I remember a documentary showing the life of Sophie Calle, a great French photographer of today. She started her carrier being drawn by her sudden impulse to follow anonymously, a man unknown to her, on his trip from Paris to Italy. She made a gorgeous set of photos spying him in the streets of Venice among the crowd. She didn't have any special knowledge or equipment, but her art was recognized later as prominent among the technically perfect photographs of many professionals.


Steve:  That's usually how I go about my shoots, or "photographic walkabouts" as I call them; I'll go to an area, immersing myself in it, shooting whatever my eye finds interesting.  And you're right, much of what I shoot turns out to be detritus, but the gems I it contains make it all worth it!

I'm always curious about what other photographers are using, so, Stephania, what do you carry in your camera bag? What are your favorite tools?

Stephania:  I'm glad to know we are similar in this :)

I started to shoot digital with a Nikon D80 four years ago. I have used it with a Tamron AF 28-300 zoom lens and a Nikkor 50mm 1:1.4. Two years ago, I bought a Sony a900 with a Tamron 18-300 zoom lens, which I prefer to carry with me when I travel. When I need something lighter, I carry just a small Pentax in my handbag. I have also two tripods and some smaller accessories.

Steve:  If money were taken out of the equation, what would you like to add to your camera bag?

Stephania:  A Zeiss 10-20 lens would be my first selection.  I would also love to have a set of old cameras with film.

birds of passage

Steve:  Do you have any favorite photographers, perhaps some you've been inspired by? And if not photographers, what about artists? Who are they, and how have they influenced you?

Stephania:  I could mention a long list of photographers that I admire, from Man Ray until the young generation of modern experimental photography. I love to study all the styles, but I am particularly inspired by the conceptual photography of modern female artists such as Francesca Woodman, Diane Arbus, Sophie Calle etc. Among painters, Van Gogh and Klimt are my favourites. Cinema is also a source of inspiration. However, it would be hard for me to speak about a particular influence in my work, as I just feel as a beginner and an amateur. So, I prefer to keep in mind what Henri Cartier Bresson had said: "Your first 10,000 photographs are your worst".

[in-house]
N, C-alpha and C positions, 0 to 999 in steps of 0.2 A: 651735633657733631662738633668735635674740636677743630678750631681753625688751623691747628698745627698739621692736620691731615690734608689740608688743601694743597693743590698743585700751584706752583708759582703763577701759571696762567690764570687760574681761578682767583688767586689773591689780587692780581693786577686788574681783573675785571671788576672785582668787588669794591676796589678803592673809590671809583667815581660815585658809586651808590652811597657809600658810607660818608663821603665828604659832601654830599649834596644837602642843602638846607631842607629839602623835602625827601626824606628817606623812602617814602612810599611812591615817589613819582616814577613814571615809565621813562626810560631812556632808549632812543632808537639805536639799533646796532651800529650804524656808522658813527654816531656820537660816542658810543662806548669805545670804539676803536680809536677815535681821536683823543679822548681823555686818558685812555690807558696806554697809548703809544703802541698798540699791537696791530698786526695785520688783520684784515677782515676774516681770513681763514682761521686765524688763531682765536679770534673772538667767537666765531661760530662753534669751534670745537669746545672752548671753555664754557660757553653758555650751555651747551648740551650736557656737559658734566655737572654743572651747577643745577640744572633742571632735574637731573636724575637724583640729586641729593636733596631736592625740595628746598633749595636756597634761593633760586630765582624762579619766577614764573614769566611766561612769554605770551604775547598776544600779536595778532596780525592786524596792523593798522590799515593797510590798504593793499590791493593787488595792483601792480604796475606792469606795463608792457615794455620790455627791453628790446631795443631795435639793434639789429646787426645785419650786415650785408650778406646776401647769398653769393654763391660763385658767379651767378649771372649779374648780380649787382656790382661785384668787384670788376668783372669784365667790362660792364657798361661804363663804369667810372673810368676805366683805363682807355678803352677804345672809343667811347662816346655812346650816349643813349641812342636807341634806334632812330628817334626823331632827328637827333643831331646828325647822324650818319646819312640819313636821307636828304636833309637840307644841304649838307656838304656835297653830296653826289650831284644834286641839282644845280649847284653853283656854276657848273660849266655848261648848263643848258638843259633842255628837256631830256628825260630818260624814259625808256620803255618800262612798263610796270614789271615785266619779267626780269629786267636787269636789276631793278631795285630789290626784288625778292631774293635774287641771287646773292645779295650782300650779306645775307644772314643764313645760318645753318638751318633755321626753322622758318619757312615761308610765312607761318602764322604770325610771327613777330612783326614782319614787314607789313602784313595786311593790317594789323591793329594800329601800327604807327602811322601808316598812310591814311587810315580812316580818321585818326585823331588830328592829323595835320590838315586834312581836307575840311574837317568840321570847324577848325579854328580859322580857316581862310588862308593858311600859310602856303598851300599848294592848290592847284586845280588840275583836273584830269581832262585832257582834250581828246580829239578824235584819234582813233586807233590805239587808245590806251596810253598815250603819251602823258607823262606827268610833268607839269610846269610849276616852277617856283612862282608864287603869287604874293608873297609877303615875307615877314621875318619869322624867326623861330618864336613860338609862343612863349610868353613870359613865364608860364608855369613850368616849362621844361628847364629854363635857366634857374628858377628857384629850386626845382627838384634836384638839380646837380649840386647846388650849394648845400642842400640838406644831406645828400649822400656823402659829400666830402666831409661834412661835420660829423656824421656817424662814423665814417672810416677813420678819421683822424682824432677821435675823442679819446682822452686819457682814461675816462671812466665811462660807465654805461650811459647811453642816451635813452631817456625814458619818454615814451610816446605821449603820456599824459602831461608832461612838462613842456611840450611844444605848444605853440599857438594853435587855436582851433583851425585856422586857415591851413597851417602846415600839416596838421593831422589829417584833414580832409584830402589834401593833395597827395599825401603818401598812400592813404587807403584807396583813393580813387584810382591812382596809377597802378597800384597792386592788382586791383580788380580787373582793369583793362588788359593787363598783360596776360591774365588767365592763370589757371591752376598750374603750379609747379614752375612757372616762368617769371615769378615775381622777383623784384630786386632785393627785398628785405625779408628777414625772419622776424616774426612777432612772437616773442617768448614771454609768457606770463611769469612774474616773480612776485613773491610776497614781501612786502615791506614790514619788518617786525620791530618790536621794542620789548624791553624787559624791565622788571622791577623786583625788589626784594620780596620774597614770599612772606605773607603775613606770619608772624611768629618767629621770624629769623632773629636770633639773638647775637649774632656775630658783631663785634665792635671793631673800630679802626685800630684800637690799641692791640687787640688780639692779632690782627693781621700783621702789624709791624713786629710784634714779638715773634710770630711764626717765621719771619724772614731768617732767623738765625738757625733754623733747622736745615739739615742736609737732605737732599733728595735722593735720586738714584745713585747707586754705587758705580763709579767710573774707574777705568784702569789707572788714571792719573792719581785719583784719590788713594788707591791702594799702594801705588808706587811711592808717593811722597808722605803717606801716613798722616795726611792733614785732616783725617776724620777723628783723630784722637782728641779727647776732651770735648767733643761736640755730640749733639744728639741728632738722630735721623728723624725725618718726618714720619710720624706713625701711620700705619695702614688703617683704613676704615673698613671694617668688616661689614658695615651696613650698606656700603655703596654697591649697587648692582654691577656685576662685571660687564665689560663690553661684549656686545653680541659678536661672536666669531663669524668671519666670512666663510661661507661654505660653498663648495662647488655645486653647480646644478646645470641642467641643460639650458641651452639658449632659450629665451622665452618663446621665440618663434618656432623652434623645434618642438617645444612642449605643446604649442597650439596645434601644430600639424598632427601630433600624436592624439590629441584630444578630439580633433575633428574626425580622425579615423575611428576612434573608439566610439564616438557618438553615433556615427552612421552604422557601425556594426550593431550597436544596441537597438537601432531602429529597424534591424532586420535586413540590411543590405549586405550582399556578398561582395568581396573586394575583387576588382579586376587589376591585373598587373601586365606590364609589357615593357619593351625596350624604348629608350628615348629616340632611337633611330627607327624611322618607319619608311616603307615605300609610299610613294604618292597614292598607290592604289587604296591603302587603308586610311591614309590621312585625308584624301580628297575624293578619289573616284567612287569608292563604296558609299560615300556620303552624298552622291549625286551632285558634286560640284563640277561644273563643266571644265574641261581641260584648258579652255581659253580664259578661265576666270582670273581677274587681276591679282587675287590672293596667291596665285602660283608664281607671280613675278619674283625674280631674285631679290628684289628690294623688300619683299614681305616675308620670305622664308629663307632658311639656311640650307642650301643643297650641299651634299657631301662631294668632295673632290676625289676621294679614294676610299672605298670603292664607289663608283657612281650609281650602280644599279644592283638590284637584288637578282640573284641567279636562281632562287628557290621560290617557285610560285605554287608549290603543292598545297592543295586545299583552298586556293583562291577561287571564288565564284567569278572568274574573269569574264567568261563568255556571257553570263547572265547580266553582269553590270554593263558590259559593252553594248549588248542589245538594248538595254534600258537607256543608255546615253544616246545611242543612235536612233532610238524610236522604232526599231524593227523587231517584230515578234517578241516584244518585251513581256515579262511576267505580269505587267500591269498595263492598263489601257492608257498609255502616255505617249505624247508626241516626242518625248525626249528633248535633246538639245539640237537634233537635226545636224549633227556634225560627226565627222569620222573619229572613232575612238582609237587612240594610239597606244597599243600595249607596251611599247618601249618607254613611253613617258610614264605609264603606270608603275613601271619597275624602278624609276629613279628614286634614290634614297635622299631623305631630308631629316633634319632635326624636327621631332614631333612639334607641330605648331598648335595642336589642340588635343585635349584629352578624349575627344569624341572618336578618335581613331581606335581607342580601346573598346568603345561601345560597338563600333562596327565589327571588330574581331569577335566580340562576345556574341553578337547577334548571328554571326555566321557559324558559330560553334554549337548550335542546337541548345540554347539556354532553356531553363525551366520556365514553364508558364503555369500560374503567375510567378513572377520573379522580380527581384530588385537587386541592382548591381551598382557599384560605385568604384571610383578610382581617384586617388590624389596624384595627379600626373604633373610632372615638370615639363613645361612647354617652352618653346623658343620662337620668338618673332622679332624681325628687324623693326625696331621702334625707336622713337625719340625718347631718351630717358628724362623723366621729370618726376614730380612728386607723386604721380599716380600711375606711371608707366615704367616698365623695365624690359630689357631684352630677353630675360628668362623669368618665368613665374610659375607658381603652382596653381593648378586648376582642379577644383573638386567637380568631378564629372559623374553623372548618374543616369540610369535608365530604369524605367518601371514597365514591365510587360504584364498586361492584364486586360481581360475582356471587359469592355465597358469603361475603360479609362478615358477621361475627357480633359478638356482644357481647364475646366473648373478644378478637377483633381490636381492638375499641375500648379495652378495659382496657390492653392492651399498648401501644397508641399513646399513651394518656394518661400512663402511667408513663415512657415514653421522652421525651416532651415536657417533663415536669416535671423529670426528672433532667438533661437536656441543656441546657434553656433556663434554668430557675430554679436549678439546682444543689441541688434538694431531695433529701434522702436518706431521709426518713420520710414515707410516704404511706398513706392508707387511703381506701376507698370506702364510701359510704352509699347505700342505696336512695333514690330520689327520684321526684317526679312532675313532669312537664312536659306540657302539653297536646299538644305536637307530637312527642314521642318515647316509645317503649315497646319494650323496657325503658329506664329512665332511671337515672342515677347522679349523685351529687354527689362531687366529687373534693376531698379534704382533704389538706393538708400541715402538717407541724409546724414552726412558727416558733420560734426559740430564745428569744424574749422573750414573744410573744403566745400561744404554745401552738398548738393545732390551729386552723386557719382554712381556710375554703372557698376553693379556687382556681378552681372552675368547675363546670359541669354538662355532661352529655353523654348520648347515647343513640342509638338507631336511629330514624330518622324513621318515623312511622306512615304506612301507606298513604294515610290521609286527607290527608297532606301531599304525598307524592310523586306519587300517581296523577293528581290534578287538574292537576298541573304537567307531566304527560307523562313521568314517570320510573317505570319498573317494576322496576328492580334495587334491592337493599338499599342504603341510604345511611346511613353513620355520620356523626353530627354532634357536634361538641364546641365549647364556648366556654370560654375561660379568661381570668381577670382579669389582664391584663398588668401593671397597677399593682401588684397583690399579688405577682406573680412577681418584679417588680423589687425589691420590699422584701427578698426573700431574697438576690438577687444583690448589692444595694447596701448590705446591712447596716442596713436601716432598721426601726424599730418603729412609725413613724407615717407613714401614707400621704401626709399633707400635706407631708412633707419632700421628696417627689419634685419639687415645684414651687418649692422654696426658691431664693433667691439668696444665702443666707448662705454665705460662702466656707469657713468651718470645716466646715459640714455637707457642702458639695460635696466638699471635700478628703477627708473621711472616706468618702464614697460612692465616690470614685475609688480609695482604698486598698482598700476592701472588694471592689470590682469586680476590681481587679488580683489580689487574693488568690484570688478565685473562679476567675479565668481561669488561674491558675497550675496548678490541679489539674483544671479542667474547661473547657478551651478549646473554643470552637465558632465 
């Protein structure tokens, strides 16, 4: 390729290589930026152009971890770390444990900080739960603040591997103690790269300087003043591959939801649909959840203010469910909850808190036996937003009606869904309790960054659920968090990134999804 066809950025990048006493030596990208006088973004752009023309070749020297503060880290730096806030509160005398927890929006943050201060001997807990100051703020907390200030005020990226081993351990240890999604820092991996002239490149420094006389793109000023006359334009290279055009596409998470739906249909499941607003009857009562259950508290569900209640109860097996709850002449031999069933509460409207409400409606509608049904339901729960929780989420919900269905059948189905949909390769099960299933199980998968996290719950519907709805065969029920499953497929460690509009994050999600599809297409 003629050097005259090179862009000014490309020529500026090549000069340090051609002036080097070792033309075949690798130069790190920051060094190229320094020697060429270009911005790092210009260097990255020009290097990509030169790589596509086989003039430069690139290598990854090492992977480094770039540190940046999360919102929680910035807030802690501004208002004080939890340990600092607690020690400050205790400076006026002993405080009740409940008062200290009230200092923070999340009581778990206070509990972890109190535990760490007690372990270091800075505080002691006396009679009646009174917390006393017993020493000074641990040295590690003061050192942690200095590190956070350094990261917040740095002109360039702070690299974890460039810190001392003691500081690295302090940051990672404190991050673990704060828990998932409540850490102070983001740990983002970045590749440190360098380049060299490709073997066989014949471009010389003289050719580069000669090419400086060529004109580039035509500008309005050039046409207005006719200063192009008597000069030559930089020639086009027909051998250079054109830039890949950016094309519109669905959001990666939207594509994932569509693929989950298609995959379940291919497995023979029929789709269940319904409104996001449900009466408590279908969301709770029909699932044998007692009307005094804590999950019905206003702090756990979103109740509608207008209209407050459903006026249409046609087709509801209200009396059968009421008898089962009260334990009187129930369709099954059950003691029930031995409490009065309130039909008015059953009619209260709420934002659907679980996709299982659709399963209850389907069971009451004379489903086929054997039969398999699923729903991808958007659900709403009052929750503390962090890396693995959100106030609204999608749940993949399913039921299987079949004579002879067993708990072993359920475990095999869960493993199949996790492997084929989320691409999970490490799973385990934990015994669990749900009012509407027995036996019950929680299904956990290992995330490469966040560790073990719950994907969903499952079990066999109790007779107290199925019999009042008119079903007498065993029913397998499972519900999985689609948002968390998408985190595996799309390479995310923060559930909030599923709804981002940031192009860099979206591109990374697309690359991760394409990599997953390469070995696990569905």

Steve:  Where is photography taking you, or where are you taking it? From a photography standpoint, what does the future have in store for you?

those winter sundays

Stephania:  Although I have worked in visual arts for many years, with photography I have felt as in the start of a long and exciting journey. It is important for me to enjoy every moment of this journey and the sights and experiences coming along the way. I certainly have some wishes and plans related to the promotion-recognition part, but I try not to focus too much on them. My interest in photography is kept alive as long as I feel that I can say things that can't be said and show images that can't be seen in other ways.  If there is a practical result, this will follow naturally as a consequence of hard work and constant progress.  From this point of view, the magic of the journey is more important than the destination itself.

Steve:  Thank you so much, Stephania! I've enjoyed our conversation very much!

Stephania:  You are so welcome Steve! I enjoyed our conversation too!


PhotoGrunt is Steve Raley, a photographic documentarian from Seattle, Washington.  He captures images wherever he goes, and he  frequently even uses a camera.  His work can be seen on his websiteblog and his Etsy shop.